Rebels warn against deployment of US troops


  • AseanPlus News
  • Monday, 17 Mar 2003

MANILA: Separatist guerillas warned yesterday that deploying US combat trainers near their southern Philippine strongholds could draw the visiting forces into local clashes, resulting in American casualties. 

President Gloria Macapagal Arroyo said on Friday she has made a “pretty final” decision to change the venue of a planned counter-terrorism exercise involving US and Filipino troops from the violent southern island of Jolo because of public opposition there. 

That gave rise to the possibility of holding the manoeuvres elsewhere in the country's impoverished south, including provinces where government troops are battling the Moro Islamic Liberation Front, which has been fighting for independence for decades. 

Arroyo said many southern provincial governors had asked her to transfer the exercise to their areas. Recent fighting has raged in North Cotabato and Maguindanao provinces, where the MILF has a strong presence.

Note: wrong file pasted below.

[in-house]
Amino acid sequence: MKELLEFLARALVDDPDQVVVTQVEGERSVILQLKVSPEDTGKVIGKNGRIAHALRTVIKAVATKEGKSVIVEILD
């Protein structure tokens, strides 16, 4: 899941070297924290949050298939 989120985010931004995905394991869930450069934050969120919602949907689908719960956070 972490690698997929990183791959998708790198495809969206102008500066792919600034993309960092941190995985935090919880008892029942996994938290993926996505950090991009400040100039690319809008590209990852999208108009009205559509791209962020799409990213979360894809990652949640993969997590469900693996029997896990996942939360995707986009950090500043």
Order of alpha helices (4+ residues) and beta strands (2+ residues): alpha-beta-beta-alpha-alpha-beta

Arroyo said she would not mind shifting the manoeuvres to North Cotabato, about 920km south of Manila. 

 

Rebel spokesman Eid Kabalu said the guerillas oppose an American military presence near their strongholds but would not ask that the exercise be moved. 

“The Americans are not our enemies, but if they're drawn in encounters and suffer casualties, it'll be the full responsibility of the Philippine government,'' Kabalu said by telephone. 

 

“We should not be blamed.'' 

Kabalu said the MILF did not consider Washington an adversary, citing a meeting in Manila in January between US Embassy officials and representatives of an MILF-established agency to discuss possible American help in rehabilitating Muslim areas devastated by years of war. 

 

MILF chairman Hashim Salamat also sent a letter to US President George W. Bush last January to clarify American concerns about the group.  

Kabalu declined to disclose the contents. 

 

US and Philippine defence officials were discussing where to hold the joint exercises, called Balikatan, or “shoulder to shoulder.'' 

A six-month exercise last year on southern Basilan island was credited with breaking up the extremist Abu Sayyaf group and aiding in the capture and death of some members and leaders. – AP  

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